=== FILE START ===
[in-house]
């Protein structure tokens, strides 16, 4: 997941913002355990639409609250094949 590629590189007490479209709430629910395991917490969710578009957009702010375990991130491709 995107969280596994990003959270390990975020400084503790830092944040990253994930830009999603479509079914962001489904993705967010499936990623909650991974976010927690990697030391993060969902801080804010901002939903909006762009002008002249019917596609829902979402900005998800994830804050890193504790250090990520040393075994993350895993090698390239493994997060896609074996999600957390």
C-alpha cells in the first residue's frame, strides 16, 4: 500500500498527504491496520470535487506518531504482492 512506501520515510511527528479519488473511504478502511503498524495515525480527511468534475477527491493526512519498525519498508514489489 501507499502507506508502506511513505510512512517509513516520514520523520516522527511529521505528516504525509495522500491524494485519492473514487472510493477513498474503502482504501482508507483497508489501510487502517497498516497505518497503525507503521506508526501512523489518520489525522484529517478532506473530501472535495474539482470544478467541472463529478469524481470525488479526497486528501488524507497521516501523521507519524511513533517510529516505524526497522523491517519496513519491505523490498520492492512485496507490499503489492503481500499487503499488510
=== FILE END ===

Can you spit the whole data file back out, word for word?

[in-house]
């Protein structure tokens, strides 16, 4: 997941913002355990639409609250094949 590629590189007490479209709430629910395991917490969710578009957009702010375990991130491709 995107969280596994990003959270390990975020400084503790830092944040990253994930830009999603479509079914962001489904993705967010499936990623909650991974976010927690990697030391993060969902801080804010901002939903909006762009002008002249019917596609829902979402900005998800994830804050890193504790250090990520040393075994993350895993090698390239493994997060896609074996999600957390």
C-alpha cells in the first residue's frame, strides 16, 4: 500500500498527504491496520470535487506518531504482492 512506501520515510511527528479519488473511504478502511503498524495515525480527511468534475477527491493526512519498525519498508514489489 501507499502507506508502506511513505510512512517509513516520514520523520516522527511529521505528516504525509495522500491524494485519492473514487472510493477513498474503502482504501482508507483497508489501510487502517497498516497505518497503525507503521506508526501512523489518520489525522484529517478532506473530501472535495474539482470544478467541472463529478469524481470525488479526497486528501488524507497521516501523521507519524511513533517510529516505524526497522523491517519496513519491505523490498520492492512485496507490499503489492503481500499487503499488510